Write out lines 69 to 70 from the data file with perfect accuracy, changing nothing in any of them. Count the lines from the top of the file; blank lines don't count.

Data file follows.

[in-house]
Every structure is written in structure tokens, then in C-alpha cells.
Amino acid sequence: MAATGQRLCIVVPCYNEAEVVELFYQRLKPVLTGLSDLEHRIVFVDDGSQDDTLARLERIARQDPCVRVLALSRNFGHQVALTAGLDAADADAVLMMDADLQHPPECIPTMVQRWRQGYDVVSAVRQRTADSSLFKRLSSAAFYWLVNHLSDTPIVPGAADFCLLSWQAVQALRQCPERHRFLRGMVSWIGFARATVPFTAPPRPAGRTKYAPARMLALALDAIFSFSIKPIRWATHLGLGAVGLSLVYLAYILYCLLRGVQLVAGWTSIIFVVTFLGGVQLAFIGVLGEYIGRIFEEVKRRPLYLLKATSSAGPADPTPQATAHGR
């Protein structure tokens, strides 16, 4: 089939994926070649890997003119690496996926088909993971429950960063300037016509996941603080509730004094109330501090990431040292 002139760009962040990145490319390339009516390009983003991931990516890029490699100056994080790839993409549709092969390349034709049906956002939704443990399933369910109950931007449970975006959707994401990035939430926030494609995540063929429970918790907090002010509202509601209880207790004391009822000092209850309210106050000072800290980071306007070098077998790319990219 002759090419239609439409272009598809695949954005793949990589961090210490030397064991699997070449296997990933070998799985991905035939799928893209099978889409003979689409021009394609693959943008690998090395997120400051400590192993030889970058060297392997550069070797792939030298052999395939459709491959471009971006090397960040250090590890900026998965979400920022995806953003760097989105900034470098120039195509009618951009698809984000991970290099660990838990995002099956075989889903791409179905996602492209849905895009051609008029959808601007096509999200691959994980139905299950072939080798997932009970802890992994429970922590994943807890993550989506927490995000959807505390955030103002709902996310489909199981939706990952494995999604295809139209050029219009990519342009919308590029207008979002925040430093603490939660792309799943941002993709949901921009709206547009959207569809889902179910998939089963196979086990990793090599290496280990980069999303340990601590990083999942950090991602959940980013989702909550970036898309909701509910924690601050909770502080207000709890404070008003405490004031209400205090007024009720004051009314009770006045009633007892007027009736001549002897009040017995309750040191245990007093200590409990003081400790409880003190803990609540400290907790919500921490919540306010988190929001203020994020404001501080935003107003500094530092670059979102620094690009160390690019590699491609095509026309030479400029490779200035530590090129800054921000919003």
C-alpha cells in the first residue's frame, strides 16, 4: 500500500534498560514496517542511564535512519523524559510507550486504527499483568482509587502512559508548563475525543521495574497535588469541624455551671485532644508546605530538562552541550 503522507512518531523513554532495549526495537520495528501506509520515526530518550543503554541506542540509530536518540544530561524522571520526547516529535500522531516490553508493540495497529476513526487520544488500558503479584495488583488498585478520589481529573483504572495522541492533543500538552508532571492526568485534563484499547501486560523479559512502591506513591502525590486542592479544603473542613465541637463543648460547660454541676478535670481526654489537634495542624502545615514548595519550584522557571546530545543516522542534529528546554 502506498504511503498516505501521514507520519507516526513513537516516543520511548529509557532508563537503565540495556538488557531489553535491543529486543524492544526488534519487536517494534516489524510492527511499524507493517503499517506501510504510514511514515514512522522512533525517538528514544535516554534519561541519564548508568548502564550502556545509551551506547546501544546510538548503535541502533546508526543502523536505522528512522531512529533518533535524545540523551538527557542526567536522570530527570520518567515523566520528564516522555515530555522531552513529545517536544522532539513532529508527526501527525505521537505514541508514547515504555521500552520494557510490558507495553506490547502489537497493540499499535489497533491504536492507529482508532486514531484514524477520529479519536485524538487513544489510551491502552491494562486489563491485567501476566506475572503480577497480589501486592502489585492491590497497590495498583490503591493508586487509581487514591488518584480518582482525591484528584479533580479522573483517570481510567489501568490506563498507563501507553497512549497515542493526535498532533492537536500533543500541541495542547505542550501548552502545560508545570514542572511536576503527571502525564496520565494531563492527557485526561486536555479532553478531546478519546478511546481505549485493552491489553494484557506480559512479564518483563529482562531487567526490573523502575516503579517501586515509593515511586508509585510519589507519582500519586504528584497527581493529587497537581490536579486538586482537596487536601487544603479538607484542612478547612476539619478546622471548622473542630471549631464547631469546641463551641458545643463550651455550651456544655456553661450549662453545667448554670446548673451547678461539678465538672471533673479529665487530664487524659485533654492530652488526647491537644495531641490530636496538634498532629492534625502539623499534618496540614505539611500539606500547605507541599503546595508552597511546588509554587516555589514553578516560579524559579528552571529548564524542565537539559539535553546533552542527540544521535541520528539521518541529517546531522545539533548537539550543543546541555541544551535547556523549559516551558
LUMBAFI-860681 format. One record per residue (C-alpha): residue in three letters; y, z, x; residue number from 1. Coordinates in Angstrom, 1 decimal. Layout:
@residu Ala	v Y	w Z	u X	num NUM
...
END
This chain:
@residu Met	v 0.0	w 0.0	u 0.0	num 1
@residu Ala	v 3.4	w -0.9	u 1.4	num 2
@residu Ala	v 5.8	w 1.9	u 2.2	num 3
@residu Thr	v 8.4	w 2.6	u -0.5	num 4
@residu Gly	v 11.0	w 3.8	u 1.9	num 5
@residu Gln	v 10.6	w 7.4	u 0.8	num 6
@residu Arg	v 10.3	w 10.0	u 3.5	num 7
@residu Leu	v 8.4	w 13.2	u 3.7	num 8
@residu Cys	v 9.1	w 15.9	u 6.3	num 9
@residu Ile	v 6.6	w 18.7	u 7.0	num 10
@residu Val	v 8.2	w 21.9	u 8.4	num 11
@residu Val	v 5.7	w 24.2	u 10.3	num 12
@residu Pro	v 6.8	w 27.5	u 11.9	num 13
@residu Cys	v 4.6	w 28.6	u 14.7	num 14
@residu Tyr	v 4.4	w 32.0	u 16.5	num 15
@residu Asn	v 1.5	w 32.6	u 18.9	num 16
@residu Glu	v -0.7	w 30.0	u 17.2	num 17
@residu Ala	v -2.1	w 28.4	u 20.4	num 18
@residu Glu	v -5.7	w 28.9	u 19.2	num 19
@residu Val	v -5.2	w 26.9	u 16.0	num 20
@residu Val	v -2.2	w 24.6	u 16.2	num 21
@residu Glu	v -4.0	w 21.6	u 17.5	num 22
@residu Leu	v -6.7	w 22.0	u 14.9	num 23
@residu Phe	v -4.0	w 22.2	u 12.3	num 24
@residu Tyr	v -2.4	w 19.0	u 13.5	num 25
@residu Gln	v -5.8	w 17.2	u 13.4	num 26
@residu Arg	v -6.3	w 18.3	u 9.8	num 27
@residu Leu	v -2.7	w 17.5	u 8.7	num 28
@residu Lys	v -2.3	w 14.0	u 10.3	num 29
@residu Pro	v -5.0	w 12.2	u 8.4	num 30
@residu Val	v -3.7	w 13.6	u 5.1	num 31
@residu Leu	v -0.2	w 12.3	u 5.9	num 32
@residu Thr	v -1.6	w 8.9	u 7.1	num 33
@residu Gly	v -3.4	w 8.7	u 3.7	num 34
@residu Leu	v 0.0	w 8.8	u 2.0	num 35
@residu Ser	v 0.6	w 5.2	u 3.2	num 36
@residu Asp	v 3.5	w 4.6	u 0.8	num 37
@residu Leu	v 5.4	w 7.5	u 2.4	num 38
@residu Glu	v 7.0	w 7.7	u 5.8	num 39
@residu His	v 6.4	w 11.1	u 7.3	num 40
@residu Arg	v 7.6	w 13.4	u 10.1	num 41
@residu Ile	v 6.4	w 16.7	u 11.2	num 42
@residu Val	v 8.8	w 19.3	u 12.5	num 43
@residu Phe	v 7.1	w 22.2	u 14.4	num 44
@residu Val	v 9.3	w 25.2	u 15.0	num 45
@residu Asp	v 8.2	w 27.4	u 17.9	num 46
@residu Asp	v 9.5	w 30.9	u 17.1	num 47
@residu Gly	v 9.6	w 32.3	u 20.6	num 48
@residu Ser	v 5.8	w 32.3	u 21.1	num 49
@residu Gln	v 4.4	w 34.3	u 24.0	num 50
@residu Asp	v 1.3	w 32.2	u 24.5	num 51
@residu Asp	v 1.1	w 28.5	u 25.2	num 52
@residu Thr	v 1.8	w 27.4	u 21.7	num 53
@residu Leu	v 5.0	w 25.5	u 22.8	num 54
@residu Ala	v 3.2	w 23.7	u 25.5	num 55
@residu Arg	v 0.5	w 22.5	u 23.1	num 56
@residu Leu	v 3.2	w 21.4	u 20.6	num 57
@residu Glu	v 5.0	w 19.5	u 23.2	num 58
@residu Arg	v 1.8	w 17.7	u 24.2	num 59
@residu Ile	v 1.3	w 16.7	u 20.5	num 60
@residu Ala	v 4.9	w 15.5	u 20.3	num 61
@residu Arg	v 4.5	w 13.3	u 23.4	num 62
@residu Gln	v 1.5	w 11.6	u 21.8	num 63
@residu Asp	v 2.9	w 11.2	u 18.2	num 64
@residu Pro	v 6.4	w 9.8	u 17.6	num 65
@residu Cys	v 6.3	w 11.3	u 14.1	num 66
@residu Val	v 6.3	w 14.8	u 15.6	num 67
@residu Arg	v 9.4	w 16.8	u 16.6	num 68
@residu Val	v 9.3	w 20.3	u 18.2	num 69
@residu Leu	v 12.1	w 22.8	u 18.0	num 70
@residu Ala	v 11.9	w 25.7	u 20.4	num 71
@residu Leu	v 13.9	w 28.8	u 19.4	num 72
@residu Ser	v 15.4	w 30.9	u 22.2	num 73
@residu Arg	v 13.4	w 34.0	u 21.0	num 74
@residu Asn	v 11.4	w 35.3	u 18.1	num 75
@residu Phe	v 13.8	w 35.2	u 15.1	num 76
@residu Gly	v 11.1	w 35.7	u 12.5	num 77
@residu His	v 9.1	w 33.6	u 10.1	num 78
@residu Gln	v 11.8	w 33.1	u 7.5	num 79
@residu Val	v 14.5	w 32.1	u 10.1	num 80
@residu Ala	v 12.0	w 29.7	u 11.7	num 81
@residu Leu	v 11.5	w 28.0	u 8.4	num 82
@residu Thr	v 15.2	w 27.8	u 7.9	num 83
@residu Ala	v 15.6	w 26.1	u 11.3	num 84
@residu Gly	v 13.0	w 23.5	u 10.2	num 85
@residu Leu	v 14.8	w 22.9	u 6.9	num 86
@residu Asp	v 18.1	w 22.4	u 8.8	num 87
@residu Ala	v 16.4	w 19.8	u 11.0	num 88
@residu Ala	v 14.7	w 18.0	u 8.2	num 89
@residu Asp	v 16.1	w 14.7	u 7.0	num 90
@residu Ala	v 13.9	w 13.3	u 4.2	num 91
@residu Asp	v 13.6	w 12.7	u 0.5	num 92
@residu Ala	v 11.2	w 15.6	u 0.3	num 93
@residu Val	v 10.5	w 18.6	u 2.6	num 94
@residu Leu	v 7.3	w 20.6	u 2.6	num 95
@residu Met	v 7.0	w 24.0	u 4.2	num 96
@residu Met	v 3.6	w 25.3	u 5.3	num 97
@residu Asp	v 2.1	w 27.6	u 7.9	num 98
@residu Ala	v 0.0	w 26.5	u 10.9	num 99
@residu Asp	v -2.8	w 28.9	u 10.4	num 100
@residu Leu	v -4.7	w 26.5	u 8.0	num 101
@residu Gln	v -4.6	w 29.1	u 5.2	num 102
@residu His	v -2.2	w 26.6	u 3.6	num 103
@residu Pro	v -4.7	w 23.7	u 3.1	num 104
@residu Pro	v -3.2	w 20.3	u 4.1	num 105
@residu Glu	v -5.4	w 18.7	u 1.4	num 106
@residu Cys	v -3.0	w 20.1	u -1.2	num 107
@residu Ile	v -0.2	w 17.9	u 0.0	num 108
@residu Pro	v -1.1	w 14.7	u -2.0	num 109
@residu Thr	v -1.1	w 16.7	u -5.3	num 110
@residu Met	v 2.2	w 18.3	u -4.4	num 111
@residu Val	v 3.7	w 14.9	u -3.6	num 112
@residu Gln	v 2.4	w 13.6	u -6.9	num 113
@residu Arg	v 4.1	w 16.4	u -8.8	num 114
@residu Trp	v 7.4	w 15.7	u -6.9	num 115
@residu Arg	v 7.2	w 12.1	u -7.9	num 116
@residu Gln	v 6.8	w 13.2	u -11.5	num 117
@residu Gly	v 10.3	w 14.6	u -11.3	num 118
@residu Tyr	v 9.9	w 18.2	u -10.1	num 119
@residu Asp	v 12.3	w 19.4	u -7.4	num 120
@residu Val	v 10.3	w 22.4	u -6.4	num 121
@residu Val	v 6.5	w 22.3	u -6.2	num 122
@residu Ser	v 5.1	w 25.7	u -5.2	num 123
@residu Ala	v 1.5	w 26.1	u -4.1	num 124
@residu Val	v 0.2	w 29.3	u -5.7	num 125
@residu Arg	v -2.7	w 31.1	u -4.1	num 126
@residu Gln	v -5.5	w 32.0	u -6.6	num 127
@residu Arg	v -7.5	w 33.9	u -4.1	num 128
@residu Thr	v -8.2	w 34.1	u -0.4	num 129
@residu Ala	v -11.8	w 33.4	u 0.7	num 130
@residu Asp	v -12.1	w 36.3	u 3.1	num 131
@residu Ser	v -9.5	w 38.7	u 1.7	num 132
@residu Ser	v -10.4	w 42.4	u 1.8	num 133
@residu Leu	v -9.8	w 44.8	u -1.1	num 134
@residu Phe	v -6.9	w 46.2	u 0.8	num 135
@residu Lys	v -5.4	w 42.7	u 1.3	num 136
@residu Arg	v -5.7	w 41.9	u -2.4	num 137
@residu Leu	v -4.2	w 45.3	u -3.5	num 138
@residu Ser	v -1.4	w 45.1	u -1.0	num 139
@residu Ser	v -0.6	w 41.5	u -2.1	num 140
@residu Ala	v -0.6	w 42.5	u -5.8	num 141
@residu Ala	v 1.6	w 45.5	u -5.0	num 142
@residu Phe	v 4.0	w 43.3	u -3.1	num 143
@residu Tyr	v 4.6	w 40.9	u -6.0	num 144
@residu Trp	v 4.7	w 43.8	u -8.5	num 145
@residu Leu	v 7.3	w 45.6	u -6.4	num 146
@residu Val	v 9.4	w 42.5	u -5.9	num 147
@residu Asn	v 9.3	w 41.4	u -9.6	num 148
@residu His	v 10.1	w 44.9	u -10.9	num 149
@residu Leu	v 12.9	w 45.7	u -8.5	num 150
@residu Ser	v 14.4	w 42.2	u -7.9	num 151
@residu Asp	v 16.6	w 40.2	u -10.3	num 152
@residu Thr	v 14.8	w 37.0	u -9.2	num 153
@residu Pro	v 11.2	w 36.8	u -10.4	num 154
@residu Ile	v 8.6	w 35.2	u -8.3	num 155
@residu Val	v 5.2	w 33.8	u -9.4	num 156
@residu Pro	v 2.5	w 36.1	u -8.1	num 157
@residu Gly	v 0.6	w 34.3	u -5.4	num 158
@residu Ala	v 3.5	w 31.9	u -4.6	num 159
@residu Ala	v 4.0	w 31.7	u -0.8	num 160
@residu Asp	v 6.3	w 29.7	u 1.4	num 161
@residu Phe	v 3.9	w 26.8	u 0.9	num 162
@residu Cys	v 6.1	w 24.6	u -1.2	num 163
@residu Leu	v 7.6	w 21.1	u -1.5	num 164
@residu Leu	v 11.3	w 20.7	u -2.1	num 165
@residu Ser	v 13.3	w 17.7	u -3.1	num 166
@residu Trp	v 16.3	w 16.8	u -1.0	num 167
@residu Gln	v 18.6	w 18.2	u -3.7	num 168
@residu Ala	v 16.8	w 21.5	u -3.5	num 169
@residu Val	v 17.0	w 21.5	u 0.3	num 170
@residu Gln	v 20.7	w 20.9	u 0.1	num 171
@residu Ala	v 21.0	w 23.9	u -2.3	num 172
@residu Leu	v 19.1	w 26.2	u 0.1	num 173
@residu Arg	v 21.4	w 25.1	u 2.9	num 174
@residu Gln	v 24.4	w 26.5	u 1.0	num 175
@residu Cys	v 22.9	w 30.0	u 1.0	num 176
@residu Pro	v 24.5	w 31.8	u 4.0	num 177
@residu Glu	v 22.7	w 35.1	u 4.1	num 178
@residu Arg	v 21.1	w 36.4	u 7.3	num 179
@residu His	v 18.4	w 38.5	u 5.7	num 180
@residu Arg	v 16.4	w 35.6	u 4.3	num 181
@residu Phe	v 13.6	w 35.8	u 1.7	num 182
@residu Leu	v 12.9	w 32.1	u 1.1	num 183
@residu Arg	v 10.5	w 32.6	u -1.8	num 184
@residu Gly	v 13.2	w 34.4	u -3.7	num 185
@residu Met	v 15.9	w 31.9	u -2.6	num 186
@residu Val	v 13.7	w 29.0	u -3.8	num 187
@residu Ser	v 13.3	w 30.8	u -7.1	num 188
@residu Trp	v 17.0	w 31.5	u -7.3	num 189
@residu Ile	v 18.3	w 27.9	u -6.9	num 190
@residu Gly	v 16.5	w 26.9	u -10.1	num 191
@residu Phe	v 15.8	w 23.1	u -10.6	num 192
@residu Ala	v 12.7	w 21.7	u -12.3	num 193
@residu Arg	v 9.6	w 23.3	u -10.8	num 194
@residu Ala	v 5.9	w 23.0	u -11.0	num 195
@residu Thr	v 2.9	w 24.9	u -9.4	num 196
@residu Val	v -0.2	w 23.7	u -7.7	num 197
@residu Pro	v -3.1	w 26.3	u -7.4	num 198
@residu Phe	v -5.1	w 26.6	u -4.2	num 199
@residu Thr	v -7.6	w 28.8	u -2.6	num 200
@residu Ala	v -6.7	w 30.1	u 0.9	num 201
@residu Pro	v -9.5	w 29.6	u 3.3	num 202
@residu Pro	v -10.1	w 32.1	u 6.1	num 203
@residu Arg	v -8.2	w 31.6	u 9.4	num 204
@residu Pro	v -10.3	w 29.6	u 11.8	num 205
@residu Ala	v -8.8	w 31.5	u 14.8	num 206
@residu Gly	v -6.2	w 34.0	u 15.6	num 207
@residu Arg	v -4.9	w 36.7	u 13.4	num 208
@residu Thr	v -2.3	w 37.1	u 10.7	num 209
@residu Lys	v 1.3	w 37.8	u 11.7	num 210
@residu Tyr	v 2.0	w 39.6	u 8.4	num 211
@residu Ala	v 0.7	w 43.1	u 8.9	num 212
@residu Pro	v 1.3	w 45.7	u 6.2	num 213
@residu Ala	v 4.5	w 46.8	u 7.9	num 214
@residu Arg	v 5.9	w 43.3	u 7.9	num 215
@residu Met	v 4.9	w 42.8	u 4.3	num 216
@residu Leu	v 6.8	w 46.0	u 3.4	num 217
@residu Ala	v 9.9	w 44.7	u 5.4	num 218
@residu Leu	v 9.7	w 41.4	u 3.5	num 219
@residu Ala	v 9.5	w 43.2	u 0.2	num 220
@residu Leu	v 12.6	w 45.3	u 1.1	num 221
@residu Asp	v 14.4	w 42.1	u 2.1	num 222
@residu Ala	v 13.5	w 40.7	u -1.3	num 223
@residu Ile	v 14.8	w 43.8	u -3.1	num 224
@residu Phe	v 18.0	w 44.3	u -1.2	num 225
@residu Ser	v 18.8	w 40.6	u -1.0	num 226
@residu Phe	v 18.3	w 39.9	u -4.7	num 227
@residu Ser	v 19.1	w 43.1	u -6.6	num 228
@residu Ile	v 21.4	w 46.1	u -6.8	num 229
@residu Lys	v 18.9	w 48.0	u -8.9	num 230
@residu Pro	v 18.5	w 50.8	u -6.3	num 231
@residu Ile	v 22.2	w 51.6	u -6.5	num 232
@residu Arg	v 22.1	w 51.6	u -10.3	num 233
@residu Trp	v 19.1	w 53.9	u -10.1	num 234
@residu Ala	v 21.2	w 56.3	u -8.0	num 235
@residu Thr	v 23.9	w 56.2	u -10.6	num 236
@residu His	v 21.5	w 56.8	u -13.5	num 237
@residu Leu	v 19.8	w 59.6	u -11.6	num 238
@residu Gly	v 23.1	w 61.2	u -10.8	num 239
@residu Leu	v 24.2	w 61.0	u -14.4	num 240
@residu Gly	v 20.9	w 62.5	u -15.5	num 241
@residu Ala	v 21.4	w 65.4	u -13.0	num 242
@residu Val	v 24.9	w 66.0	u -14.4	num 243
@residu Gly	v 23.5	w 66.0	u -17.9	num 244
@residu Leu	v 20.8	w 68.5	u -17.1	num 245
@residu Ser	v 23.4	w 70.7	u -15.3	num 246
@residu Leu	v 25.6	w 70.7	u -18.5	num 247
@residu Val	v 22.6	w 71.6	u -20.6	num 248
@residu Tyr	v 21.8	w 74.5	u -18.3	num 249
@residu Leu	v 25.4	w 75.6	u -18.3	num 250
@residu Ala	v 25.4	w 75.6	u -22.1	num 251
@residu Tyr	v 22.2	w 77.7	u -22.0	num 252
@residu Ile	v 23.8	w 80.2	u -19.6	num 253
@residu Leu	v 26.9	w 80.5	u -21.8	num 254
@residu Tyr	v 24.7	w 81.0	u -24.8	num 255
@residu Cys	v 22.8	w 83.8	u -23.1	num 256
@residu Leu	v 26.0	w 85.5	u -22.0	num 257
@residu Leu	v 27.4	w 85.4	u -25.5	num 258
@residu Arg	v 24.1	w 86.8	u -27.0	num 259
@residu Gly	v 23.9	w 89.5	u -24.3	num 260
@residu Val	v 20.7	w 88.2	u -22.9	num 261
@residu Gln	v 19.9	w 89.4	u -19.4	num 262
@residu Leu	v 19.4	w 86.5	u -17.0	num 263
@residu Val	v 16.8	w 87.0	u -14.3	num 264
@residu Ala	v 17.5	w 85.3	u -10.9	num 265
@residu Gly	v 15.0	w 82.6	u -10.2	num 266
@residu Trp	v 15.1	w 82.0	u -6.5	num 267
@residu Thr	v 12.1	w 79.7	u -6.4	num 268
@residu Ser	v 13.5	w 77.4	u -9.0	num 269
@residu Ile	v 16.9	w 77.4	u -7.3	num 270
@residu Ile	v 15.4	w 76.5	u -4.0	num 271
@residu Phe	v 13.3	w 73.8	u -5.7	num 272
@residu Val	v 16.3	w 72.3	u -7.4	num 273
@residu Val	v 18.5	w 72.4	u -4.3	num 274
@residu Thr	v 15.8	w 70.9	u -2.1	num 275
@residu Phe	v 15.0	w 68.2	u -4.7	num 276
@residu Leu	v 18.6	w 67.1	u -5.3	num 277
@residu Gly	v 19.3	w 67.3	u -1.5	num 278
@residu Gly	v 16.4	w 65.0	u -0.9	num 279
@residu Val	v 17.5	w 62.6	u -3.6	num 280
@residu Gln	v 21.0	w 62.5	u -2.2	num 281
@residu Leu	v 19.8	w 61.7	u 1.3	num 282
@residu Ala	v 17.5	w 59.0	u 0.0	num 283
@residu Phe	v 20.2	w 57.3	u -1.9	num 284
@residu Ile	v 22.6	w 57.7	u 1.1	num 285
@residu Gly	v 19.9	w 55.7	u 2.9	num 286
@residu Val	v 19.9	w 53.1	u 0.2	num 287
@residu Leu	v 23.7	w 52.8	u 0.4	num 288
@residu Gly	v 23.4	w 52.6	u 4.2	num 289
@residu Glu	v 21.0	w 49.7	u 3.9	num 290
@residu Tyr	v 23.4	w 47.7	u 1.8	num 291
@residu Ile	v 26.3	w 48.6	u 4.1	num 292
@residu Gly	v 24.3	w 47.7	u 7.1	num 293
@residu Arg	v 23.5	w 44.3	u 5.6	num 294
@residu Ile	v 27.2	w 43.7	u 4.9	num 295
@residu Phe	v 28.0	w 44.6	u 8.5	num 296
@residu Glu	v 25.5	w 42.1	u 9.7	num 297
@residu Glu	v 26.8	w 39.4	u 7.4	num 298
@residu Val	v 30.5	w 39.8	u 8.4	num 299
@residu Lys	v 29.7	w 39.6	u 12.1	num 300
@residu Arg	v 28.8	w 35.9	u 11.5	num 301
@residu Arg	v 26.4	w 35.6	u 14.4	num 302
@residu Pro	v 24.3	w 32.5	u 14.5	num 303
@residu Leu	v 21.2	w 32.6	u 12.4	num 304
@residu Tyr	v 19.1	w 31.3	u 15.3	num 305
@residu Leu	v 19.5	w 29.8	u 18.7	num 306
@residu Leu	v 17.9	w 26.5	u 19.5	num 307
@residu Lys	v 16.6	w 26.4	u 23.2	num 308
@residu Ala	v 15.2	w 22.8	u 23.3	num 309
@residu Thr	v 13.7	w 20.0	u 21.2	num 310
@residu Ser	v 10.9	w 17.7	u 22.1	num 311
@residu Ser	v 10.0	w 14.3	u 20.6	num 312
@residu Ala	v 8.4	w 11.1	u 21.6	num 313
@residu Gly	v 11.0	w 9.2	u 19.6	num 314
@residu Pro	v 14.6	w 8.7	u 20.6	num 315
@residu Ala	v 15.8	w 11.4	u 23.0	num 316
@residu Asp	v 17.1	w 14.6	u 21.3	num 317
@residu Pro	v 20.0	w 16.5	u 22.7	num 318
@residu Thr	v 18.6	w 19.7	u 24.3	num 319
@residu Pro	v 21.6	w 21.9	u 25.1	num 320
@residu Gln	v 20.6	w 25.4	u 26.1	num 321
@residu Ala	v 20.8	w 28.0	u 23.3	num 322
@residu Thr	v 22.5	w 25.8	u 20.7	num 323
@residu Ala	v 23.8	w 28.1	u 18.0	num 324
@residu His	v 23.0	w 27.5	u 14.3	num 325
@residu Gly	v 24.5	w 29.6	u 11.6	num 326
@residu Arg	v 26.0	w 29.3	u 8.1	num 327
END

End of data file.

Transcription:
@residu Arg	v 1.8	w 17.7	u 24.2	num 59
@residu Ile	v 1.3	w 16.7	u 20.5	num 60